Meds Plus Therapy Helped With Depression

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Cognitive therapy combined with antidepressants was more effective in treating depression than prescriptions alone

August 20, 2014 / Author:  / Reviewed by: Robert Carlson, M.D Beth Bolt, RPh

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(dailyRx News) The most common treatment for depression is prescription antidepressants. But a more effective treatment could be to combine the medicine with therapy sessions, a new study suggests.

Mood disorders like depression can affect a person’s ability to perform everyday tasks like going to work or picking up groceries, in addition to affecting sleep and eating patterns.

"Talk to a psychiatrist if you have signs of depression."

The study was written by Steven Hollon, PhD, of the Department of Psychology at Vanderbilt University in Nashville, TN, and colleagues.

The authors set out to compare the effectiveness of treating depression with antidepressant medicine alone versus medicine plus therapy.

Depression is a mental condition marked by feelings of sadness that can interfere with work, sleep, eating and other daily activities.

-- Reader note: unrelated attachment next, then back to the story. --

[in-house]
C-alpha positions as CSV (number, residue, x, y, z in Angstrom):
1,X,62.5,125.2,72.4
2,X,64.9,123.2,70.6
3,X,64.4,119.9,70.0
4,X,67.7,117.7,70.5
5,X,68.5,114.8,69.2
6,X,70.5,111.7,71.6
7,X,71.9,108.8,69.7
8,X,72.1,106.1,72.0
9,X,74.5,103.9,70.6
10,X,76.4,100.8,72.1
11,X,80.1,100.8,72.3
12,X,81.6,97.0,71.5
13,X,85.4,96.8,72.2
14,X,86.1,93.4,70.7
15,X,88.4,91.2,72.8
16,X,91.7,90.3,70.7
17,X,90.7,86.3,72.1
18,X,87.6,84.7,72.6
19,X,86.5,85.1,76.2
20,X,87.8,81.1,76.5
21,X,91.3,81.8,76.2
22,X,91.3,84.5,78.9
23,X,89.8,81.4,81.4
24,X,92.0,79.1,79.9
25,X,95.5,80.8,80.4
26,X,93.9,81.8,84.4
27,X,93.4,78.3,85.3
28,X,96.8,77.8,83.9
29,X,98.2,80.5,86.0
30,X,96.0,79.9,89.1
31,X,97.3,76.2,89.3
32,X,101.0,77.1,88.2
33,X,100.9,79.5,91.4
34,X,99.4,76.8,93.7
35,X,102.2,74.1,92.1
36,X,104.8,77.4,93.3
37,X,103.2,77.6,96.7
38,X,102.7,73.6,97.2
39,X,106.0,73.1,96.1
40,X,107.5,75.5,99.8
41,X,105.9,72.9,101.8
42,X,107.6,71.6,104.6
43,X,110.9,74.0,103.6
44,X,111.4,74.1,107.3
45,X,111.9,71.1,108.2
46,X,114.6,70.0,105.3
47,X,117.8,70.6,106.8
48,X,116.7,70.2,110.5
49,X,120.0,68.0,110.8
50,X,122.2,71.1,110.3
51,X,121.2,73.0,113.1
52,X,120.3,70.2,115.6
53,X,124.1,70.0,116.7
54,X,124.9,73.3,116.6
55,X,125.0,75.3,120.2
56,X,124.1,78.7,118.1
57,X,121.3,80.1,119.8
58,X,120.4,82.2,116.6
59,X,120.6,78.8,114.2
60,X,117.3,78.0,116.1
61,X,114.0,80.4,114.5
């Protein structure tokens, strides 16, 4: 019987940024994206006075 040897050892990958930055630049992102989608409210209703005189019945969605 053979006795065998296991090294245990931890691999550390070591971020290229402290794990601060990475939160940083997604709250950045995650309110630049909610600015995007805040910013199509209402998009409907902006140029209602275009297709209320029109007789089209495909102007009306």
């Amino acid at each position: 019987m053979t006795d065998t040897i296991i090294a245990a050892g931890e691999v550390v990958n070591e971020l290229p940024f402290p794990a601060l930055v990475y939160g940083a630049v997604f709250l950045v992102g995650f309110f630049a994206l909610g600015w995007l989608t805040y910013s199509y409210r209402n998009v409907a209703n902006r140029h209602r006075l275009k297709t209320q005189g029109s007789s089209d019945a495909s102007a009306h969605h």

The study included 452 patients with chronic depression being treated at university medical centers in Philadelphia, Chicago and Nashville.

Of the 452 participants, 225 were treated with antidepressants alone, and 227 were treated with a combination of meds and therapy.

Treatment lasted for up to 42 months until patients recovered from symptoms. Depression was considered to be in remission when patients went four weeks with minimal symptoms. The study authors defined recovery as 30 weeks without relapse.

Therapy sessions were once a week and lasted 90 minutes.

With the combined treatment, 72.6 percent of the patients achieved recovery. In the group receiving antidepressants alone, 62.5 percent recovered.

Adjusting for how severe and how chronic the patient’s depression was, the authors found that combination treatment was more effective in patients with non-chronic depression.

Fewer patients dropped out of the combination treatment, with 18.9 percent not completing treatment. In the medicine-only group, 26.8 percent of patients dropped out of treatment.

The authors wrote that therapy “engages different mechanisms” than antidepressants but “likely does so only in some patients.”

Identifying those mechanisms could lead to better treatment options, the study authors noted.

The study was published online Aug. 20 in JAMA Psychiatry.

The National Institute of Mental Health funded the study. Wyeth Pharmaceuticals and Pfizer provided prescription medicines for the trial.

Two study authors received research funding from private health care and pharmaceutical companies.